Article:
In the vast city of Calcutta, four very different lives collide, inextricably linked to one another by family, proximity and sheer chance. But, for the most part, the four are oblivious to the complex web of fate that ties their destinies together....
|Title||:||Across the Lakes|
|Number of Pages||:||246 Pages|
|Status||:||Available For Download|
|Last checked||:||21 Minutes ago!|
Across the Lakes Reviews
Travelling With a FriendDear Amal,Travelling with a friend has its pros and cons. The disadvantages of having to debate which road to take and which lodgings are most suitable are usually offset by the joy of experiences shared, the wonder and laughter provoked by unfamiliar sights, sounds, scents and customs. This joy is multiplied when your travelling companion is a formidable storyteller and has a profound knowledge of the country and culture being explored. And so, on page 1 of our journey, you took me firmly by the hand and led me into the city.“The Dhakuria Lakes are the lungs of South Calcutta. Once upon a time they marked the boundary of the city, beyond them lay the railway lines and beyond those the fields and villages. Now of course they have all been absorbed into the metropolis and today, when you cross the Dhakuria Railway Bridge, you enter the new districts of the city, beginning with Jodhpur Park and going all the way up to Garia.”This reminds me of Tolkien, leading the reader into an unknown world, secure in the knowledge that each of the unfamiliar names will be given their true meaning and weight as the journey proceeds. At first I wanted to rush ahead, frustrated by the pace of our progress. But I could hear you whisper: “Patience, dear fellow, patience. All will be revealed in good time.” And so you led me gently through the four disparate lives of your protagonists until they were eventually inextricably linked. Only later did I realise that, like Tolkien, the gentle pace and elaborate exploration of each life were essential in assigning the exact weight required to fully understand the events that were to unfold and each character’s unique response and role. And I marvelled, once again, at the power that fiction has to explore a culture in a manner that is far more vibrant and perhaps even “factual” than non-fiction. I am convinced that I have learned more about India from your book than I would have had I travelled the length and breadth of the country for several months. The latter experience might have given me the full sensory impact, but the characters would have moved aimlessly, without purpose. I would not have understood their plight, nor the duties and customs that steer their movements.There is much more to say, many more questions to be answered, but for now I will end off by thanking you for your expert guidance, your wonderful evocation of a country and culture that I long believed was impenetrable, beyond my understanding.(Amal Chatterjee’s Across the Lakes was published in 1998 by Phoenix House of London.)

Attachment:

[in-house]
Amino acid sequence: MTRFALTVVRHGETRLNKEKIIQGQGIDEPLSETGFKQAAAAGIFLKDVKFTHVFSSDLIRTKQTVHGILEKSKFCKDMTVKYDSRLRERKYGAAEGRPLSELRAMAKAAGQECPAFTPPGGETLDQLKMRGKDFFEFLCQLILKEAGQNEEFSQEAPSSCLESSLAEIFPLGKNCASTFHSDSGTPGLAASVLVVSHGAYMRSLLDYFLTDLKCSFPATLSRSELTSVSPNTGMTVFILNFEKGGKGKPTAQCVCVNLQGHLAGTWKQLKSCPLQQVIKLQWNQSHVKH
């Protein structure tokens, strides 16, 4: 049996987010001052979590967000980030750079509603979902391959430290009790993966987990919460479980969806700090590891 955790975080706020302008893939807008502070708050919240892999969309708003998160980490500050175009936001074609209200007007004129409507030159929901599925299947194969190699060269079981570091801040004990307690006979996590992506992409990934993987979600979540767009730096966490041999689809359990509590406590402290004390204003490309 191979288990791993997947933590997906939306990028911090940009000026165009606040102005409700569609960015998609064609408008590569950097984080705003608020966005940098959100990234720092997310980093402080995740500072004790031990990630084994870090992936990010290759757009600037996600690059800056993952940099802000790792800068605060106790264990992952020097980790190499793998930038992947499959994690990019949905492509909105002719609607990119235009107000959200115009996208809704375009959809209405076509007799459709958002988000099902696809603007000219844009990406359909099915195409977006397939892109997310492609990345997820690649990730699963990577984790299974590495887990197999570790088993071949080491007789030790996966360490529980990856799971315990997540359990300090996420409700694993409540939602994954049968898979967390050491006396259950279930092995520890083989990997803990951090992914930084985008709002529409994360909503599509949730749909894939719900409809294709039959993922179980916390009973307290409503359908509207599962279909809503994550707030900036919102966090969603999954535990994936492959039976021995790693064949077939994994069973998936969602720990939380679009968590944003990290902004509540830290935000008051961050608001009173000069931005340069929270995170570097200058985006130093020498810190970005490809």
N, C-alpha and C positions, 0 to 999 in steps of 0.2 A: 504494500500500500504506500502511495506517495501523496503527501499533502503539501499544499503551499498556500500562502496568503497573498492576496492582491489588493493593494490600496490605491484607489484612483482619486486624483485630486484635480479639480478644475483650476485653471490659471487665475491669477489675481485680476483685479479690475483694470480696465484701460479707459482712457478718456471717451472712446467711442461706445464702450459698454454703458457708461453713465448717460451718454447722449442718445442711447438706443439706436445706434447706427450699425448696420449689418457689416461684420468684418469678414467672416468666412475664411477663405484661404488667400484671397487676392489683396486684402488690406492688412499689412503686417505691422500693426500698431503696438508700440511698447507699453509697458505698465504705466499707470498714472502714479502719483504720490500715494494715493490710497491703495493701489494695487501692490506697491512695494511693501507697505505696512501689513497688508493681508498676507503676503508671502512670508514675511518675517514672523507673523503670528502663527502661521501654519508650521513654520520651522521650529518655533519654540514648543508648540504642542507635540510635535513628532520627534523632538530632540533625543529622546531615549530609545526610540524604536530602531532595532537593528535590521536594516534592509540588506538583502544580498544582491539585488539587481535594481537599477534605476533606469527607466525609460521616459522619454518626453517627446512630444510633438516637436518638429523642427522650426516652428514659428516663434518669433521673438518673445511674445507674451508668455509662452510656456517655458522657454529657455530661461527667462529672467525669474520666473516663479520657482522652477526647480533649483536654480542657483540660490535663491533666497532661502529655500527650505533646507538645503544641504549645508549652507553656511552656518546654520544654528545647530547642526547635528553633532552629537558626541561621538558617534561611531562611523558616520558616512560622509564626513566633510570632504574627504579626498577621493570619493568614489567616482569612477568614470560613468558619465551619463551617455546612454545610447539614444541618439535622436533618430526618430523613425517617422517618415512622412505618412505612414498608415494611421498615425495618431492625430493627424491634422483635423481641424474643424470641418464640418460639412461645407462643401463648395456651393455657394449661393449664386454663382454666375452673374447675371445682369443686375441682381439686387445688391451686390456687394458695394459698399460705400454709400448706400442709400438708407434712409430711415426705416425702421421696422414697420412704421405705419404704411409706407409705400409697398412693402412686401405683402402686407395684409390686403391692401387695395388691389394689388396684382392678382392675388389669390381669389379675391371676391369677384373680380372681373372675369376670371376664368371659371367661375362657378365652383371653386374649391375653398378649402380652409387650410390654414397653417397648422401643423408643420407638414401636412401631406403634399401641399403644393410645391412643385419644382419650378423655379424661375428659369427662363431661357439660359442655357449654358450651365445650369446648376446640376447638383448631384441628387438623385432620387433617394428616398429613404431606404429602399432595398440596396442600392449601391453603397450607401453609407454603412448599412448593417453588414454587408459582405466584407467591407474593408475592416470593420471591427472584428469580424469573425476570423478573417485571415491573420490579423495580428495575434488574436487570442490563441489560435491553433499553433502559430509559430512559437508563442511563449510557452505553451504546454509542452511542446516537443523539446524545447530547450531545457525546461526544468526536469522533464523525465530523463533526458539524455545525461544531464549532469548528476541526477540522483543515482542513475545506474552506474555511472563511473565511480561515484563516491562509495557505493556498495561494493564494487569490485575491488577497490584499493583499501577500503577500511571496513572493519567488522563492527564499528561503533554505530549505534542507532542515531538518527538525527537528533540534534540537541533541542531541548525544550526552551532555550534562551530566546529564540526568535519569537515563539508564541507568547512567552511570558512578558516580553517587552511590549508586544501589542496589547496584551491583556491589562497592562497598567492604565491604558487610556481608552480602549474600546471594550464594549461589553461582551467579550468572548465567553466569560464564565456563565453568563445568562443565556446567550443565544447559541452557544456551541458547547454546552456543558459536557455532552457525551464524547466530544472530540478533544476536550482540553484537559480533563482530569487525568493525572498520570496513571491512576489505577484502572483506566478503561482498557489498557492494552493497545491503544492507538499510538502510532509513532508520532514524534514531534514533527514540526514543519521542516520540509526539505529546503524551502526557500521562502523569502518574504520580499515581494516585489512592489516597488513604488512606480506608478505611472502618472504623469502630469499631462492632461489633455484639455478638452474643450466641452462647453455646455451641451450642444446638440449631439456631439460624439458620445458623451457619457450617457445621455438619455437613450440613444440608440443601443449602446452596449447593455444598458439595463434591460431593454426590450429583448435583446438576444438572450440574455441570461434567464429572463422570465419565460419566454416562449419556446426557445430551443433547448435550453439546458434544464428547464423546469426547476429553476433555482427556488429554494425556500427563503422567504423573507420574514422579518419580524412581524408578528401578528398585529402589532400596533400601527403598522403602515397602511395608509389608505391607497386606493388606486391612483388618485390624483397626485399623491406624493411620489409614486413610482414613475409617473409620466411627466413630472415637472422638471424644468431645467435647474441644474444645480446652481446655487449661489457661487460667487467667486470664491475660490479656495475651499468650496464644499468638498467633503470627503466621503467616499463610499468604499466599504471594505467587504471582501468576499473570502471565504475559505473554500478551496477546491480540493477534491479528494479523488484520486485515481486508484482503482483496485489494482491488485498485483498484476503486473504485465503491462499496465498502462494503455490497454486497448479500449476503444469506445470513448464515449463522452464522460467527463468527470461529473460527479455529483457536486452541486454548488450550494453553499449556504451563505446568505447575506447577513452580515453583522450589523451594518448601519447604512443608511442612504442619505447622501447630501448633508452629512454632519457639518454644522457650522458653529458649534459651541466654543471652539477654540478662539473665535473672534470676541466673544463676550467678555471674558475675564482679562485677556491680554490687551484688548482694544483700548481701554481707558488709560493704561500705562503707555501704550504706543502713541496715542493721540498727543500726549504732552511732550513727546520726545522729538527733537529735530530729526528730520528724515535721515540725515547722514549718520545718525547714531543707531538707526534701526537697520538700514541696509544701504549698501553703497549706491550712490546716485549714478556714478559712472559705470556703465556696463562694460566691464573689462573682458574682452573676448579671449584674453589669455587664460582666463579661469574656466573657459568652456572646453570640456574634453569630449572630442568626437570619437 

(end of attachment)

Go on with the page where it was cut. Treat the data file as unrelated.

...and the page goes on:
I've read many similar stories to this, and not all the characters were made the best use off.